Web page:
Wednesday, July 23, 2014

The Average Emiles of War

There are many video games about war, and most have similar elements. How controversial to say, right? Obviously most war games, including both those that treat the subject carefully and not, involve the player shooting a lot of people. But also, nearly all of these games have characters with the same status in society. They’re all career soldiers thrown into combat with experience. Some, such as Captain Walker of Spec Ops: The Line and Commander Shepard of Mass Effect (yes, we are going to call that series “war games”), have chosen to enlist in the military to serve their respective country/political entity or for some other, perhaps unexplained, reason. Others, like Solid Snake of Metal Gear Solid and Nomad of Crysis, are specifically raised, even manufactured, to be the perfect soldier.

In stories dominated by military jargon and political melodrama, players are put into perspectives separate from “regular” civilian lives. If a personal conflict is portrayed in a war game, it usually regards the toll of combat on a character’s mental and physical health or relationships between other soldiers and military figures. Even though these protagonists and supporting characters might make a passing reference to a spouse and kids, players primarily observe them as members of a military before members of a family. They may be developed with an emotional depth and range and appear to behave as believable human beings, but they are consistently portrayed as exotic compared to everyday citizens.

By portraying soldiers primarily as combat experts and potential heroes, games create a divide in their worlds between those soldiers set to save the world, galaxy, whatever and civilians cheering or suffering on the sidelines. This dichotomy perhaps reflects the modern all-volunteer militaries of many western countries. The US military has been active in conflicts around the world in recent years, but civilians haven’t been conscripted to the service since 1973, during the Vietnam War. The characters in video games about war echo the soldiers of our time: freely choosing to enlist for practical or ideological reasons, perhaps being a part of a family with a history in the military. So video games, often so wrapped up in the high-stakes action of combat and politics of war, rarely explore how people ambivalent or opposed to conflicts are swept up in them.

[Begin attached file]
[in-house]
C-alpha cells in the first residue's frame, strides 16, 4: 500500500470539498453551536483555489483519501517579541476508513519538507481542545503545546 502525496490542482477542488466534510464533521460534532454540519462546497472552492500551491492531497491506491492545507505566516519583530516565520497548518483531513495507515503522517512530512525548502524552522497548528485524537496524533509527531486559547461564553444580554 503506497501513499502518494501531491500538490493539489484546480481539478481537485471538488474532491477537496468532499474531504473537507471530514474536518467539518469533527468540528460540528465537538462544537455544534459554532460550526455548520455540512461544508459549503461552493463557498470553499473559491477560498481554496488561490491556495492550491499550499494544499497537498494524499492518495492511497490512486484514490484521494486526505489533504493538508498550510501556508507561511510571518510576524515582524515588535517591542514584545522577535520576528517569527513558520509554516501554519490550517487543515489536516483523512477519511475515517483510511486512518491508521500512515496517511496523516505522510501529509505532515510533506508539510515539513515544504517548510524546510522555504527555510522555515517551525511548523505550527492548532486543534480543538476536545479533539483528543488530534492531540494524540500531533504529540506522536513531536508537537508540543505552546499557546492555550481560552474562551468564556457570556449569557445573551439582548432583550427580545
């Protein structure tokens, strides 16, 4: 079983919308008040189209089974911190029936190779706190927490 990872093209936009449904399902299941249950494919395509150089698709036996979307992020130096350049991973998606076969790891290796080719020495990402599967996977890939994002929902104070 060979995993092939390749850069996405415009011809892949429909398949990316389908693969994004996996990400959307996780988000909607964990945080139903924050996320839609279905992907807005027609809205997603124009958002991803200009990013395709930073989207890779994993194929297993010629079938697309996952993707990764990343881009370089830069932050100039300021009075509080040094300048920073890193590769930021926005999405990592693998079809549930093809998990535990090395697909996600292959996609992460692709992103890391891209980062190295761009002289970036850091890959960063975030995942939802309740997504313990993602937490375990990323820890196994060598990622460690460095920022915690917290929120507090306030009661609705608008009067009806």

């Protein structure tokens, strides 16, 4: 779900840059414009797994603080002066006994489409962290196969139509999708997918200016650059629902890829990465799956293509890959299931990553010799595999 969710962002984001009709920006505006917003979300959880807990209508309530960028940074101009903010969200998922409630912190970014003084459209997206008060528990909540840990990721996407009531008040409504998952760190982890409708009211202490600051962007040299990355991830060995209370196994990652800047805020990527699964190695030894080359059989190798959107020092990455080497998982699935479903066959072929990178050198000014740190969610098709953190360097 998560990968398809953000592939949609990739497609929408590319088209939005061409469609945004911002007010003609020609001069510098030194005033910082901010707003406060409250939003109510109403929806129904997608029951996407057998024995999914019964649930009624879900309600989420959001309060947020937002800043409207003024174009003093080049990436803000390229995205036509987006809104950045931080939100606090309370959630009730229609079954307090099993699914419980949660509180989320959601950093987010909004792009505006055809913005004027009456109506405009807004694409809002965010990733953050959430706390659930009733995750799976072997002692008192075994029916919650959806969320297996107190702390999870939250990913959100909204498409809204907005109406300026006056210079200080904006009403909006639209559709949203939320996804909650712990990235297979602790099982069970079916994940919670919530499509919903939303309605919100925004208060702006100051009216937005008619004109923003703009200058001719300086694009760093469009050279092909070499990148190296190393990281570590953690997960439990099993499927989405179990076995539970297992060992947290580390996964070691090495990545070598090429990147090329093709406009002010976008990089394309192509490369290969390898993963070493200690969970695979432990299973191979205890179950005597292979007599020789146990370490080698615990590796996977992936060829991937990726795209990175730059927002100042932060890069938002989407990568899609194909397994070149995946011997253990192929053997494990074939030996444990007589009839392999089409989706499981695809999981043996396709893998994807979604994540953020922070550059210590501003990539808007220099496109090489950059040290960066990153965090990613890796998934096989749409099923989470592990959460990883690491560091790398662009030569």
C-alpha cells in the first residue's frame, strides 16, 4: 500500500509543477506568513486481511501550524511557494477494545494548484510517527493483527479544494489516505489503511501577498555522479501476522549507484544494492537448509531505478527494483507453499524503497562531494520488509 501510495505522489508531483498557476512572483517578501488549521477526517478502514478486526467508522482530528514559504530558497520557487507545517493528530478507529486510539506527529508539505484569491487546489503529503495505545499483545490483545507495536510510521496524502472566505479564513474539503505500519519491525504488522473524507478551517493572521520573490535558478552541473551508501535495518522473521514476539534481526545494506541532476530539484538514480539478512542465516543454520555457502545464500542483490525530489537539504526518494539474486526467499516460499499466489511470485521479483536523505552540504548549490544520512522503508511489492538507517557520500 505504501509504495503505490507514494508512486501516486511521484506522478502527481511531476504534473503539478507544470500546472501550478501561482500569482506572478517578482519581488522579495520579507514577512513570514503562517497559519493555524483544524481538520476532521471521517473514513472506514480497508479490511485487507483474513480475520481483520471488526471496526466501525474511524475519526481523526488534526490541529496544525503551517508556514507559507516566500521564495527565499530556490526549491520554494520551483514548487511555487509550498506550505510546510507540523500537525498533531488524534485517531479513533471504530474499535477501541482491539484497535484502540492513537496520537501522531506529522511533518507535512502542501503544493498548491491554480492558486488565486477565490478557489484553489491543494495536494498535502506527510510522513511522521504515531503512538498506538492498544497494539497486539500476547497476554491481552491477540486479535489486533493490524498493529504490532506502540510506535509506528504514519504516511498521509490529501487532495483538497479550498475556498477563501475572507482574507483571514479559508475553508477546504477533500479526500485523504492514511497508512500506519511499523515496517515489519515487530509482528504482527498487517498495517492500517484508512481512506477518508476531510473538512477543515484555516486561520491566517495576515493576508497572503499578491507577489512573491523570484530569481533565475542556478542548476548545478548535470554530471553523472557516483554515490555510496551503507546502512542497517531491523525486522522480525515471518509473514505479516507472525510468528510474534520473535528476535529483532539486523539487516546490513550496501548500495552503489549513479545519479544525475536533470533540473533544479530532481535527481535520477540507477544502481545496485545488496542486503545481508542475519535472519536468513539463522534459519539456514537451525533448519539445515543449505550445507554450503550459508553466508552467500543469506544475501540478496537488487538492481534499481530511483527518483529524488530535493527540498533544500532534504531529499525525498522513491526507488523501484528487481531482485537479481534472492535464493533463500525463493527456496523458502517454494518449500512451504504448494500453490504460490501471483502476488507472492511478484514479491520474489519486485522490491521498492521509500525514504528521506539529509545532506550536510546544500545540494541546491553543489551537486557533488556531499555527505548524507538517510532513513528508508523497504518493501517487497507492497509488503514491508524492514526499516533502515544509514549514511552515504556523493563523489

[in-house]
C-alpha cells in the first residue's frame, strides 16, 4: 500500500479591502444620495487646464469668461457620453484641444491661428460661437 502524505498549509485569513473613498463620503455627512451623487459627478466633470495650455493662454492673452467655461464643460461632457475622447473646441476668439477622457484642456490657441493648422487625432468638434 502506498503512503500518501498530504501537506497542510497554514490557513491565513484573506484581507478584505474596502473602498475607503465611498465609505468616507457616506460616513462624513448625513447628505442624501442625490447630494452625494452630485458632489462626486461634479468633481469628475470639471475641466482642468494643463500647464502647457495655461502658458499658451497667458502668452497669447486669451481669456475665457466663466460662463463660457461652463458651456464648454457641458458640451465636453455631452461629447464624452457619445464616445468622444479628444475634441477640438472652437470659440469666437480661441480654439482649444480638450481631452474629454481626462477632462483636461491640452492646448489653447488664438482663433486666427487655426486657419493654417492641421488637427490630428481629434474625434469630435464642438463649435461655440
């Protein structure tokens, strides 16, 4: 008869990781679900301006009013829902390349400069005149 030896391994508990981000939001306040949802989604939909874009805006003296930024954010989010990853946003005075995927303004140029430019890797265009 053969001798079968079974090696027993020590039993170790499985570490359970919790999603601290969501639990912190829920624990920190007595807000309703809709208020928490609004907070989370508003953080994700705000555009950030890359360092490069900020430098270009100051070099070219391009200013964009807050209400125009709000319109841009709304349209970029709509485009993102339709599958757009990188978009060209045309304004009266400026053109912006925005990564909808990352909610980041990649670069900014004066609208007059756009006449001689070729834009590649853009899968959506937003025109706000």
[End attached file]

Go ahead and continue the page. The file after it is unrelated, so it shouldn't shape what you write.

Putting soldiers on a level different from “normal people” plays into the common nature of games as power fantasies as well. In a typical war game, players can assume the role of essentially a superhuman: a soldier capable of defeating waves of enemies to resolve an intensified crisis vaguely similar to what western players might hear on the news but never come close to experiencing. In most cases, this soldier is disconnected from pedestrian thoughts and actions, aside from briefly grieving a lost comrade or once mentioning a longing for home. Though it may be farfetched to say that many people will interpret the action and stories in these games as realistic depictions of war, I wonder if civilian players can internalize the idea that “there are soldiers and then there are us” through these games. That’s not exactly a great mindset in a society that wants to eradicate war and one that already struggles helping soldiers adjust to civilian life after combat.

One game travels back a hundred years, to a war in which civilians were drafted, to show that soldiers are indeed one of us.

Ubisoft Montpellier’s Valiant Hearts: The Great War opens in the French countryside in 1914. After the outbreak of the war, Karl, a German citizen and farmer, is separated from his French wife and their son after being expelled from the country and forced to fight for Germany. Soon after, Karl’s father-in-law Emile is called to join the war effort for France. Meanwhile, Anna, a young Belgian woman studying to become a veterinarian, goes on a journey to find her father who the Germans had captured to exploit his scientific research to create new weapons. She decides to use her healing gifts to nurse all those in need along the way, regardless of uniform. Emile soon meets Freddie, an American who willfully enlists in the French army to avenge his wife fallen to a German bomb. 

The player switches between these characters throughout the game to solve 2D point-and-click style puzzles. These characters are ordinary people disturbed by this conflict and thrown into it, and even though Freddie’s story follows a tired trope, he eventually learns his hunger for revenge is not worth the cost of war. Valiant Hearts is little interested in the international politics of World War I and rather focuses on the war’s effects on individuals and groups of people. With these simple characters trying to outlive the war in order to reunite with their displaced families, the game posits that there are no good guys or bad guys in war, just victims of a political climate beyond their control. (At the same time, though, Valiant Hearts is awkwardly allies-normative, betraying its message by pitting the heroes against an evil caricature of a German baron for much of the game.)